By Megan Porter, Marketing –
Each year, both individuals and businesses seek to decrease expenses and increase their profit margin. But some of these entities seek to do so through illegal means, including tax fraud and evasion. The IRS loses thousands of dollars annually through misrepresented or fraudulent tax returns. Penalties for those found guilty of tax fraud can be quite severe.
The IRS is also known for searching for and prosecuting those suspected of tax fraud or evasion. Such was the case with Shuntan Rue in Birmingham, Alabama. Rue was the owner and operator of Rue Tax Service, a business that helped civilians prepare and submit their federal tax returns. From 2012–2016, Rue falsified both her personal tax returns and those of her clients by claiming educations credits and other deductions that were not legally applicable. Rue’s actions resulted in an underpayment to the IRS of over $250,000 during the fraud.
When the Tax Division began to suspect fraud, they pursued an investigation that led to Rue’s confession. While her sentence will not be given until February of next year, it is possible that she will face up to three years in prison plus restitution fees and other monetary penalties.
When we go to a professional tax preparer, we want them to help us find tax breaks, but we also need them to do so legally, both for our own good and for the interest of their business. Beyond a business’s reputation for honesty and integrity, there is no formal procedure in place to verify a tax preparer’s honesty. This leaves the little bit of wiggle room that Rue took advantage of to perpetuate tax fraud. How can we know if a tax preparer is knowingly committing fraud?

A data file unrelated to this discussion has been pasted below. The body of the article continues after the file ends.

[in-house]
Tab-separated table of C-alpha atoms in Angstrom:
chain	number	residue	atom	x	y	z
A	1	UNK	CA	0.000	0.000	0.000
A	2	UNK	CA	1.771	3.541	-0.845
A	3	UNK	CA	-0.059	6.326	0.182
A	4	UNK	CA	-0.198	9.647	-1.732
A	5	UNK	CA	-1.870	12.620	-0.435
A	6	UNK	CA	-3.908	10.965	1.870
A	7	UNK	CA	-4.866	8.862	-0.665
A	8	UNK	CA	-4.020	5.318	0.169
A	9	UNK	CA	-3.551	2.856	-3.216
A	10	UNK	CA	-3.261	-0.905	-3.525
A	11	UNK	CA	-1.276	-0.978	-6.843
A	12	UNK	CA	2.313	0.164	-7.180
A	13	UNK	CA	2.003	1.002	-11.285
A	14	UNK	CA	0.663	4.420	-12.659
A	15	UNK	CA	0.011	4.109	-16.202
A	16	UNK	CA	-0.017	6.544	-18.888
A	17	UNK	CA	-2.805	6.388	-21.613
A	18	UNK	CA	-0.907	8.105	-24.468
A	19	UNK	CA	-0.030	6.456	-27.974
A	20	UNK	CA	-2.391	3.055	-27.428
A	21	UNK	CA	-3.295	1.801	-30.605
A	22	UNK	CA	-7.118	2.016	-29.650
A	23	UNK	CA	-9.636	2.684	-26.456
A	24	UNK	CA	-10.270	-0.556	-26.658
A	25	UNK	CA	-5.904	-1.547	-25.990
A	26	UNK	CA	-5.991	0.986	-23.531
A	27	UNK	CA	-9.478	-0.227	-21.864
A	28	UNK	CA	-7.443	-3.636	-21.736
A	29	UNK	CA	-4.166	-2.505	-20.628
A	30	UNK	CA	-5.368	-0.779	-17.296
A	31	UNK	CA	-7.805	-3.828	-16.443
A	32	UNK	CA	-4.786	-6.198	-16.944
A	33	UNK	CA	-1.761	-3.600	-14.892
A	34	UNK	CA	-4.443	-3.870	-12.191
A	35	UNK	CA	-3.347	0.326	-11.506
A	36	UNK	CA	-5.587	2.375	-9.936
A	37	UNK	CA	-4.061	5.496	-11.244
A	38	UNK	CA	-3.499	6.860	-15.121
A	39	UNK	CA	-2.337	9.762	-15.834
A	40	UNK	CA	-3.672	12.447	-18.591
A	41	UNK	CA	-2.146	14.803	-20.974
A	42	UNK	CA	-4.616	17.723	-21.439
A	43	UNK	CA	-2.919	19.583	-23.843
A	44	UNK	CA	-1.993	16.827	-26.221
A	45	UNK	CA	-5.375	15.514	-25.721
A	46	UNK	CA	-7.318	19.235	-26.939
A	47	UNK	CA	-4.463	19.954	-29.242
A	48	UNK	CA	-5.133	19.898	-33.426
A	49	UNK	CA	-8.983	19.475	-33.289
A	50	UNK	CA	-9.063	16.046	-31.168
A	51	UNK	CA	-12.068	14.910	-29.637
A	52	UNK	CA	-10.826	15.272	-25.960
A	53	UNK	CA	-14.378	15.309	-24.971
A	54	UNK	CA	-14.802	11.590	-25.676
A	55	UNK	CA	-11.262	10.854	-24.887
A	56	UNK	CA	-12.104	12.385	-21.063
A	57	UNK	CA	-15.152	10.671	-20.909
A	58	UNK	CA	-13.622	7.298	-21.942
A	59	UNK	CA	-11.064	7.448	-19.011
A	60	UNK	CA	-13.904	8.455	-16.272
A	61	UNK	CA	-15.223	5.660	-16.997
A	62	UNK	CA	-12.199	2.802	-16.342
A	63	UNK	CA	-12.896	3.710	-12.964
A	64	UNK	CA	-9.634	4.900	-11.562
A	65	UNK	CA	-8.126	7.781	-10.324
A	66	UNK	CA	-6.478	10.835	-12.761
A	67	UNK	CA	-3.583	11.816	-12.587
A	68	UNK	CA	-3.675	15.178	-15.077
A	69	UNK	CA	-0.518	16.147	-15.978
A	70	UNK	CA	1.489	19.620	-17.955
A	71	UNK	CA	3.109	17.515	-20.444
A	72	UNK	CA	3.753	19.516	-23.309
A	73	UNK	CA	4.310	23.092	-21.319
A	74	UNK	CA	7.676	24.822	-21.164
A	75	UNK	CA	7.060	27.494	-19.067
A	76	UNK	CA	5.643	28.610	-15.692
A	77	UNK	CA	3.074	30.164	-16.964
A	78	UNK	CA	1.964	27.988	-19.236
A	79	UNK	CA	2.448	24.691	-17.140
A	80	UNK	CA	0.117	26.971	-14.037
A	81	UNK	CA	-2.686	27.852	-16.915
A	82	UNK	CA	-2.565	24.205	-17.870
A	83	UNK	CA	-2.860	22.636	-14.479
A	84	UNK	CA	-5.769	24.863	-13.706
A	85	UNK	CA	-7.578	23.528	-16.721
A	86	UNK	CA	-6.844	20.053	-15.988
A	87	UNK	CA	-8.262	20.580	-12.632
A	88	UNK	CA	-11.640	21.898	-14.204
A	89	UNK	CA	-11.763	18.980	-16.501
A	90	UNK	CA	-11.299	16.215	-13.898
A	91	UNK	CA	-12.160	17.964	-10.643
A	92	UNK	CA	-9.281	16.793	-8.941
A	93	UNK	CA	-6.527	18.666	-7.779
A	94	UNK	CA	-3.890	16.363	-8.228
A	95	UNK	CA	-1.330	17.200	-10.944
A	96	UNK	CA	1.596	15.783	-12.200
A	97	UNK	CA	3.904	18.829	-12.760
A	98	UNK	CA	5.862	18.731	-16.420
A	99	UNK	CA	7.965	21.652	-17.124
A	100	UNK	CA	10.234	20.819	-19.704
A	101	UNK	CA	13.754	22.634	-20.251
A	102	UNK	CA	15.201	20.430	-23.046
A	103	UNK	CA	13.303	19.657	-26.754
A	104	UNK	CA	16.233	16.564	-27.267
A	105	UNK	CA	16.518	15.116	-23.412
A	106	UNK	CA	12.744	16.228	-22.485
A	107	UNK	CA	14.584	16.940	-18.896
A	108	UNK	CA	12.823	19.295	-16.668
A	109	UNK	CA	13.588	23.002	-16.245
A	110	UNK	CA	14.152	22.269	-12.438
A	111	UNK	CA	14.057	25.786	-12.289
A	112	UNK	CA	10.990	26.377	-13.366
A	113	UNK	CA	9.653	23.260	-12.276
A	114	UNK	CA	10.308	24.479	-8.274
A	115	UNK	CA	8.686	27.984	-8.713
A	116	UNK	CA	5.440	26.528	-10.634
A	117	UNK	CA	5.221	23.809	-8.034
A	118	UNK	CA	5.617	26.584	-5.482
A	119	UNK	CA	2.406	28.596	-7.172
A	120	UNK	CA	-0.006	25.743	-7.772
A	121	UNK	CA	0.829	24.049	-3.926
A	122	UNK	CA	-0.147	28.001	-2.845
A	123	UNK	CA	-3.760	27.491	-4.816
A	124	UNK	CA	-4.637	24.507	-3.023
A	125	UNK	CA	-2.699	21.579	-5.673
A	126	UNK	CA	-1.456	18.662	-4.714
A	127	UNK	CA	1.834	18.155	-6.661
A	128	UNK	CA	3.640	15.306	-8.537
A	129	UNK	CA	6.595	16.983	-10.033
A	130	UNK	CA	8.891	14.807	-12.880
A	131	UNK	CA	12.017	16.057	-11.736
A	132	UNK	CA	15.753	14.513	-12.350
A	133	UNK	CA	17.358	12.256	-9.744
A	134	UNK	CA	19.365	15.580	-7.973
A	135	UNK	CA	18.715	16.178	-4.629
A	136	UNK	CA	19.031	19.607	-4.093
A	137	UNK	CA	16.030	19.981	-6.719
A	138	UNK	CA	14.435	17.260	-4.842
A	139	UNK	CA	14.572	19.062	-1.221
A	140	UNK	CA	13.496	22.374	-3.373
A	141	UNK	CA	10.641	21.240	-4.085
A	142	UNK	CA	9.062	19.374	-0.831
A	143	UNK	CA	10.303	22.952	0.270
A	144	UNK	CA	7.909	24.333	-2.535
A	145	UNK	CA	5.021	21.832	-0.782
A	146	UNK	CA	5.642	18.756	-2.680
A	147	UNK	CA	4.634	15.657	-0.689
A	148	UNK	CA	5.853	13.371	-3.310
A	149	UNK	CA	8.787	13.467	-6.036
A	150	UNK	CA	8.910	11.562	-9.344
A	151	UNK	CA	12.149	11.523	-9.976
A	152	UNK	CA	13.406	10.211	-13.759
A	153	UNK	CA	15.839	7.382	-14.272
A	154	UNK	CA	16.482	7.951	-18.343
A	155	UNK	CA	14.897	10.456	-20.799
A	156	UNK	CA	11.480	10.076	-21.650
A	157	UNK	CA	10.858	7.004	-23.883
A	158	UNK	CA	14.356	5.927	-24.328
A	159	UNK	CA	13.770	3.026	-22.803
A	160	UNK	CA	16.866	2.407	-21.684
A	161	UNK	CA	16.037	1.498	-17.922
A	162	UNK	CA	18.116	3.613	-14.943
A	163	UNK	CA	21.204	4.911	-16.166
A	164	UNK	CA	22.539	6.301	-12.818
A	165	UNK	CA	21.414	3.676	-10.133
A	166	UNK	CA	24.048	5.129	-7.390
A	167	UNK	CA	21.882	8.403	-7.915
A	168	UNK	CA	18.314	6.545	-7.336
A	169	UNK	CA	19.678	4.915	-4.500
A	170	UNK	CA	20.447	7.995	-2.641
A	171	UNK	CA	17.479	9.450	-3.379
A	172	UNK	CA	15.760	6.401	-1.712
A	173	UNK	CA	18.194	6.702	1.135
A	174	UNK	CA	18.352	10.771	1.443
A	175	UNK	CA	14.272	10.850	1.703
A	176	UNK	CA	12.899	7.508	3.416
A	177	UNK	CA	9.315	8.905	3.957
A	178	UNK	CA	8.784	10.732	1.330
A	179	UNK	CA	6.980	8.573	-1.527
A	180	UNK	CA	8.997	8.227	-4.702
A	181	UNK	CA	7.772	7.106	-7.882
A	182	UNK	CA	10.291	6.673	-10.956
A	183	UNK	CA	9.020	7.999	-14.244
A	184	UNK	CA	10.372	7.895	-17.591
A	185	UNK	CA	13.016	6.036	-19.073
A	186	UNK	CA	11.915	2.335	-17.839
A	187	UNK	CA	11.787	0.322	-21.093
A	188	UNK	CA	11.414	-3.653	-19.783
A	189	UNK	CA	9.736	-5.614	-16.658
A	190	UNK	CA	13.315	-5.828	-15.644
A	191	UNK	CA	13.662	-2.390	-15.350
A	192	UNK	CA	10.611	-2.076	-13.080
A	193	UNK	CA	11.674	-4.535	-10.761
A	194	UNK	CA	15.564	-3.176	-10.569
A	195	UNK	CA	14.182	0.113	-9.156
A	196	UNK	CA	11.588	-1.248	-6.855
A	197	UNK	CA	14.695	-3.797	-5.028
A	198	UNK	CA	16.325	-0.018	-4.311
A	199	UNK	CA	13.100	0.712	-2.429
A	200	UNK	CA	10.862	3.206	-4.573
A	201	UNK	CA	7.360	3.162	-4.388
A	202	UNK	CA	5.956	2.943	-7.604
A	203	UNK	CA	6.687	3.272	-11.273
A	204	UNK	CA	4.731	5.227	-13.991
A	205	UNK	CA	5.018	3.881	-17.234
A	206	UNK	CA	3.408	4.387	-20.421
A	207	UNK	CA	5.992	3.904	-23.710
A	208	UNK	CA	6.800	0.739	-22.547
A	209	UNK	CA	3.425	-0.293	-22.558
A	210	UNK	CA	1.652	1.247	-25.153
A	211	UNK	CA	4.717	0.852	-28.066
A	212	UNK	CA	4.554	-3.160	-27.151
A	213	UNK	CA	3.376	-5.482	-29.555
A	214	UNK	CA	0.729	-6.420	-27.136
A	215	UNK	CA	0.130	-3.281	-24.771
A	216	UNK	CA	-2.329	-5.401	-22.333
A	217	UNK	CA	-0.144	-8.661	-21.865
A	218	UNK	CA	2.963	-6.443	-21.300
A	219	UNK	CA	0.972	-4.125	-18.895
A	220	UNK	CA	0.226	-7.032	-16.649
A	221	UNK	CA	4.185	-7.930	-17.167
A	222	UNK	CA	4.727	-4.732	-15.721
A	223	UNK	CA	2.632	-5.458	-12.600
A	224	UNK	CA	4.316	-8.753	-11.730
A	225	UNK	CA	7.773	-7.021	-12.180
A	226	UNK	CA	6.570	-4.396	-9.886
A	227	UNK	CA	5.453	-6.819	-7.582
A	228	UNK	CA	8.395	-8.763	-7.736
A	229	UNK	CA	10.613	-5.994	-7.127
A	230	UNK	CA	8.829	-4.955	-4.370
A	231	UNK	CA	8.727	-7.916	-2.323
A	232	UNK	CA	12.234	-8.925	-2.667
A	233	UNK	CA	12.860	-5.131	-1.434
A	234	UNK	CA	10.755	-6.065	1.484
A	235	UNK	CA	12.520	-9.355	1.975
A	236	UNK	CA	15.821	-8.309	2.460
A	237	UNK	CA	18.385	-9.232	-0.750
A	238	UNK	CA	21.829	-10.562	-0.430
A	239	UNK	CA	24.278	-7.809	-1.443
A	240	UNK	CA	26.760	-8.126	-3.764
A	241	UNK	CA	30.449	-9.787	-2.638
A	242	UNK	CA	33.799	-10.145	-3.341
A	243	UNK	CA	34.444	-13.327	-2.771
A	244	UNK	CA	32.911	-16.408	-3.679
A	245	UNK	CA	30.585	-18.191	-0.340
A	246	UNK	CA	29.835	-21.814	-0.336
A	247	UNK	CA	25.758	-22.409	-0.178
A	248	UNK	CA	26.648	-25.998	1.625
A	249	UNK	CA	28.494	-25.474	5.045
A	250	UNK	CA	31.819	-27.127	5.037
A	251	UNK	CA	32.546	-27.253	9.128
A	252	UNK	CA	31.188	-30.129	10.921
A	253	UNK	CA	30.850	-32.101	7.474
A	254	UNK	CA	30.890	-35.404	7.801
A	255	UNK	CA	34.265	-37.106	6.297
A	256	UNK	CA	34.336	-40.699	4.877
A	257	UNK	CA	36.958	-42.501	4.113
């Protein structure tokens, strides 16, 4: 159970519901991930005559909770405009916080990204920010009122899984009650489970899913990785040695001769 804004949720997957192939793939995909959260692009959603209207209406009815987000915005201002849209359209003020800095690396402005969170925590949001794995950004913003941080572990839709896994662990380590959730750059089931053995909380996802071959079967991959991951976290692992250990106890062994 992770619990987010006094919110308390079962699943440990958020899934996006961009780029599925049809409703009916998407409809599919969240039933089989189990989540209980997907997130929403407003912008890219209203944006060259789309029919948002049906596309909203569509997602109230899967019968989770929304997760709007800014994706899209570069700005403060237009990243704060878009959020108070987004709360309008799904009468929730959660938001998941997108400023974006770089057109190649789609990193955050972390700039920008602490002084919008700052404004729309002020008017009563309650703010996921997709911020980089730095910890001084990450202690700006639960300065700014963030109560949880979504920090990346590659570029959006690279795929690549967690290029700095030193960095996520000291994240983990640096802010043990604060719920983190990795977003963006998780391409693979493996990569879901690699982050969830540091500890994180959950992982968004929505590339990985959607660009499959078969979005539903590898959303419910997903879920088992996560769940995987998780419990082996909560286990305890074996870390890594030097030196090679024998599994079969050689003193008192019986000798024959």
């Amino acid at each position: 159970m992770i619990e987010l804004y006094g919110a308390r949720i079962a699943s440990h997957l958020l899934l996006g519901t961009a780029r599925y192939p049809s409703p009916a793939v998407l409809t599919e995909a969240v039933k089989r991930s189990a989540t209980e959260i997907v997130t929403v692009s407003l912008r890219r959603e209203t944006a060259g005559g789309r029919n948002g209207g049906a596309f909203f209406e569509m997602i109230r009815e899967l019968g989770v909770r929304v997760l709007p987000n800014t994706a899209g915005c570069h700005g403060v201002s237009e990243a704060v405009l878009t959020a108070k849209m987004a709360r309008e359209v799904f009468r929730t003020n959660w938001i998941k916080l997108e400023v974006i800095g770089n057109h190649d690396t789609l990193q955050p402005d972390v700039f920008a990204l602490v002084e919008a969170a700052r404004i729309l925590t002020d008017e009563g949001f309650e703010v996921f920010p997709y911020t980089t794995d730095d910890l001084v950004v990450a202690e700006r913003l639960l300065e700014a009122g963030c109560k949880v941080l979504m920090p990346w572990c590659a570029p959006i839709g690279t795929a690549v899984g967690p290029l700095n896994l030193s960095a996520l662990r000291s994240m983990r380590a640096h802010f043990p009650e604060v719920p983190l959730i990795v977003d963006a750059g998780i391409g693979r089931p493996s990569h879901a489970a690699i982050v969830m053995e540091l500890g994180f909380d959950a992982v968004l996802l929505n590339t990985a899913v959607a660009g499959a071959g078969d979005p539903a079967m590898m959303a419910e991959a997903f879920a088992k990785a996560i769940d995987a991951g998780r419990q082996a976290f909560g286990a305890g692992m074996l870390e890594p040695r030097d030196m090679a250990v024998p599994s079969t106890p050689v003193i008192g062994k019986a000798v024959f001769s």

Converus® may provide the answer. Their innovative lie detection solution, EyeDetect®, can determine a subject’s honesty in 30 minutes with 86% accuracy using only eye movement and pupil dilation. If Rue took the EyeDetect test in 2012, her scheme would not have lasted as long as it did. Can you imagine how few people would try to commit tax fraud if all tax preparers had to prove their honesty through annual lie detection tests? Fraud cases would decrease drastically, and the government would have more funds to put towards public welfare. These computerized tests could be the next crucial step in fraud prevention.